Dismiss Notice
Join Physics Forums Today!
The friendliest, high quality science and math community on the planet! Everyone who loves science is here!

Homework Help: Solving an Equation with Cosine

  1. Feb 18, 2009 #1
    1.x = rcos(a)cos(a)

    x is known
    r is known

    I cant seem to get this!

    x = -2
    r = 7

    therefore

    -2/7 = cos(a)*cos(a)

    so..

    -2/7 = cos^2(a)

    i know cos^2(a) = 1 + cos2a / 2

    -2/7 = 1 + cos2a / 2

    so
    -4/7 -1 = cos2a

    I cannot take cos inverse of this value since it is "greater" than 1 (-1.57)

    the book says the angle is 106.6 degrees!!!

    HELP!




    2. Relevant equations



    3. The attempt at a solution
     
  2. jcsd
  3. Feb 18, 2009 #2

    Tom Mattson

    User Avatar
    Staff Emeritus
    Science Advisor
    Gold Member

    Here's your problem right here:



    Nope, it's [itex]\cos^2(a)=(1+\cos(2a))/2[/itex]. Both terms are divided by 2.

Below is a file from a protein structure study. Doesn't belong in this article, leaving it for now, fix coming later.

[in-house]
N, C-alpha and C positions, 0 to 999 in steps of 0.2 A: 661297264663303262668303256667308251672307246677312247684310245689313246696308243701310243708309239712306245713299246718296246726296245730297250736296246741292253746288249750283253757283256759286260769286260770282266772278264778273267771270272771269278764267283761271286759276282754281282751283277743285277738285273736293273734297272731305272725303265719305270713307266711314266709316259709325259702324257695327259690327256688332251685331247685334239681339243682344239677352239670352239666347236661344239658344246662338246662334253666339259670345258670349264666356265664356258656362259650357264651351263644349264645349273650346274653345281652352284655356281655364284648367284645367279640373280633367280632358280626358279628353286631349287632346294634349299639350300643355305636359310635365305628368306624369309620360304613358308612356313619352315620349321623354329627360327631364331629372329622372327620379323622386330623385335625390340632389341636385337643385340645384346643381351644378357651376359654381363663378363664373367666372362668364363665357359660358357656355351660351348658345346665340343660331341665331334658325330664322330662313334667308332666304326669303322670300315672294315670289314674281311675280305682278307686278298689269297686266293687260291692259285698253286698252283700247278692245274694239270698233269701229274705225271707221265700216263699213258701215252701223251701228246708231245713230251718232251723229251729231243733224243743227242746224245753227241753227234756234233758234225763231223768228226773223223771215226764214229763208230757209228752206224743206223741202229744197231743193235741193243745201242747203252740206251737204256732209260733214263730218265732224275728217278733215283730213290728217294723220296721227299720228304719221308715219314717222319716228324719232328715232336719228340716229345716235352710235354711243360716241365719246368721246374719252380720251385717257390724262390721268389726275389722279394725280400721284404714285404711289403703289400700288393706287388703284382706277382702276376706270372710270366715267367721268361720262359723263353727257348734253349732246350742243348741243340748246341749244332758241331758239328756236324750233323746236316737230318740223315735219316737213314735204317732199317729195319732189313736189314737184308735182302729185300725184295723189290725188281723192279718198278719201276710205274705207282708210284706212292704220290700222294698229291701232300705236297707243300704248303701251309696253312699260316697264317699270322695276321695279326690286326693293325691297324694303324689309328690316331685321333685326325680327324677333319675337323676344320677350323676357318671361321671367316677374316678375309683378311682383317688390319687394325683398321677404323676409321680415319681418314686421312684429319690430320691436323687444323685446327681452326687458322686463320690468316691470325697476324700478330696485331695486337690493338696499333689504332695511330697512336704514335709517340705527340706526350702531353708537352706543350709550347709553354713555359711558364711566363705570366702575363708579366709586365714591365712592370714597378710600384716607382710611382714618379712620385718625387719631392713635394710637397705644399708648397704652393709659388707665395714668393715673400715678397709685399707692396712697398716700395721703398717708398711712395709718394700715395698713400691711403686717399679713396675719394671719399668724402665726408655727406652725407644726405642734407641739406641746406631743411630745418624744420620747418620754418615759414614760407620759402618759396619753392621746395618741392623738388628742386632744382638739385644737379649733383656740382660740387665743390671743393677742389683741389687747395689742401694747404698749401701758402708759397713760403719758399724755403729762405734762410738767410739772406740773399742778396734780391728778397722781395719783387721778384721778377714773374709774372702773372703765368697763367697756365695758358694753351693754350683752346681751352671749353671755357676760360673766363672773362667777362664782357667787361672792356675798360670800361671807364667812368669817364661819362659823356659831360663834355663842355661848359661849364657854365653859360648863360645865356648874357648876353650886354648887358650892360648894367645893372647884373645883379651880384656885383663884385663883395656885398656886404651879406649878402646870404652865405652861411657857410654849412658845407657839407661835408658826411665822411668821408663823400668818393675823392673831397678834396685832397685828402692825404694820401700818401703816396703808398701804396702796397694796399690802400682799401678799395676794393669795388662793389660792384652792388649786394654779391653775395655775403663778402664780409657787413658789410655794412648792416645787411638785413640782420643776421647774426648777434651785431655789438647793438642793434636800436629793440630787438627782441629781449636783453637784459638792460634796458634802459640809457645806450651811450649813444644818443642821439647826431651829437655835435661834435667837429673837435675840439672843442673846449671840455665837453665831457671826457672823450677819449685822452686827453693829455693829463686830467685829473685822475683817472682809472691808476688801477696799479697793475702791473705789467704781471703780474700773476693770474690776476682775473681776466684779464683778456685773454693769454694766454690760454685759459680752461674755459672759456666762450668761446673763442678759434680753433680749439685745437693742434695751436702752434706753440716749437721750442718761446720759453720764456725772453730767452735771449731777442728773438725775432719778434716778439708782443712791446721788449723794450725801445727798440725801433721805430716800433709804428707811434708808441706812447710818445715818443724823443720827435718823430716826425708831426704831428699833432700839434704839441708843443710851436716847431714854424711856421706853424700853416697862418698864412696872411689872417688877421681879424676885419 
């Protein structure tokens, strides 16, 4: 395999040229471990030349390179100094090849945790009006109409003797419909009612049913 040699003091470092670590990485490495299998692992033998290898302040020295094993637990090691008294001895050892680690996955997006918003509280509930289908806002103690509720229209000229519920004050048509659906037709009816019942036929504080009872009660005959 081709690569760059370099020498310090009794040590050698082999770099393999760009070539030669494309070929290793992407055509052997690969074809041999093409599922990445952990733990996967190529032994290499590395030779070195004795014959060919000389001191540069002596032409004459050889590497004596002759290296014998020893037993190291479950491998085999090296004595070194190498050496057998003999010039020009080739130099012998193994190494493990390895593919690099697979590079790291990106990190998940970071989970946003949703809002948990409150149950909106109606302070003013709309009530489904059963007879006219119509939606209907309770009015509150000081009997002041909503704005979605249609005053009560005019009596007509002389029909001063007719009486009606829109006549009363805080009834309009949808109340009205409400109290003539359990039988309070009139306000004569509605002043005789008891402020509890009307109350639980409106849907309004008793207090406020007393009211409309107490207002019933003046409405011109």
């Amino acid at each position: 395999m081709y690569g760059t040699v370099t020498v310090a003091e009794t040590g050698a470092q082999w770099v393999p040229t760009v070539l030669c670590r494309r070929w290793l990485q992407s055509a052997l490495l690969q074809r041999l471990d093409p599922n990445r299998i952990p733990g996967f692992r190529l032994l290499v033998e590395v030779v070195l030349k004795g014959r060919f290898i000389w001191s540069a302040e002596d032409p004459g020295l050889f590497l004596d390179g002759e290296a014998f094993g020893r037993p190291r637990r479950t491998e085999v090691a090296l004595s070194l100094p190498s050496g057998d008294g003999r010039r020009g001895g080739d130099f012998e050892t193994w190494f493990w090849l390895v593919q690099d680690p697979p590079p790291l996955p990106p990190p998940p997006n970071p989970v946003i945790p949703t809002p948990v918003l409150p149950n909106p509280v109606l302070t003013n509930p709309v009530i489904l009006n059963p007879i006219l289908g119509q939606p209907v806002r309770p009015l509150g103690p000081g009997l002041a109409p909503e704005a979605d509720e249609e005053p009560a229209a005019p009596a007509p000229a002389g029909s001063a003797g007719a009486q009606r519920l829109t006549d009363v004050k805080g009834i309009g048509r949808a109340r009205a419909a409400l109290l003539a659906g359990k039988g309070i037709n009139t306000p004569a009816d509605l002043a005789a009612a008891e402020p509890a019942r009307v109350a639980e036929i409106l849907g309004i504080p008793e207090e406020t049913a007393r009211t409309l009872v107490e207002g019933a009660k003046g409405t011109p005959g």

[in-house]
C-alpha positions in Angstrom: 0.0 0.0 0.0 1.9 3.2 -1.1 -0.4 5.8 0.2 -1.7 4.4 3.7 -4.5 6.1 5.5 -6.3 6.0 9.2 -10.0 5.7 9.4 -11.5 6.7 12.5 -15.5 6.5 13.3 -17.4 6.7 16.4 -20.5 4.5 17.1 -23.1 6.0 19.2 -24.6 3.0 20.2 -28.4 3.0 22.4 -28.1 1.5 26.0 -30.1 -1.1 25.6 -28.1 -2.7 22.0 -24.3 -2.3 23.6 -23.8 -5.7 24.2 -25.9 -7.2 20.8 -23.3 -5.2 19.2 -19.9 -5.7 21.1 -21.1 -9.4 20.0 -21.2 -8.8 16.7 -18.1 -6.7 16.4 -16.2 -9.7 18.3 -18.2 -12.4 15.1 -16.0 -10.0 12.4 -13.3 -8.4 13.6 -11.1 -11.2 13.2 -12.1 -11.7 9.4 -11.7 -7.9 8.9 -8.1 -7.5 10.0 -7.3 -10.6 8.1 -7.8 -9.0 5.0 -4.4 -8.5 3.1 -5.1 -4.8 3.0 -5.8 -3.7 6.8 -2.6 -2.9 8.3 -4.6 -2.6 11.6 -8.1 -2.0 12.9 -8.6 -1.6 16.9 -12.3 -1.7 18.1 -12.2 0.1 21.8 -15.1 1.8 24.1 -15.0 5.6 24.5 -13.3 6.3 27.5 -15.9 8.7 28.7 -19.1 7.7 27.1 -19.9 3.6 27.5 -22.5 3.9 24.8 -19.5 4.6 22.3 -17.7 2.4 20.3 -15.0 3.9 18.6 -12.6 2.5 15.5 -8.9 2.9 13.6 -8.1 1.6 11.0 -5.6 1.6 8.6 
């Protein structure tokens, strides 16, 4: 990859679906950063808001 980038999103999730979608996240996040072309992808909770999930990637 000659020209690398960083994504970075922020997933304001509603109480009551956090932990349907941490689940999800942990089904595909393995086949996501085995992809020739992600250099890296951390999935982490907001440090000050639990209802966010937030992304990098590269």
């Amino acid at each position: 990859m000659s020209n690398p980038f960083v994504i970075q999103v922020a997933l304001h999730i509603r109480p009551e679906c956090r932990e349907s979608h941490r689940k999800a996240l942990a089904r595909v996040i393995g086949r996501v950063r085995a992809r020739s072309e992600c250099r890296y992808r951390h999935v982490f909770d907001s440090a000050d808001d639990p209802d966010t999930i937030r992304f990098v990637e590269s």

4. Feb 18, 2009 #3
    yea sorry thats what i meant

    but it still doesnt work out..
     
  5. Feb 18, 2009 #4

    Tom Mattson

    User Avatar
    Staff Emeritus
    Science Advisor
    Gold Member

    Egad, you have an even more serious problem that I missed.

    You can't square cos(a) and get a negative number. This equation has no solution in the real numbers.
     
  6. Feb 18, 2009 #5
    Who is Egad?


    EDITED!!!

    NEVERMIND I figured it out, i was interpreting the solution incorrectly...

    Thanks anyways!!
     
  7. Feb 19, 2009 #6

    Tom Mattson

    User Avatar
    Staff Emeritus
    Science Advisor
    Gold Member

    :rofl: "egad" is an exclamation like "crikey" or "blimey".
     
Share this great discussion with others via Reddit, Google+, Twitter, or Facebook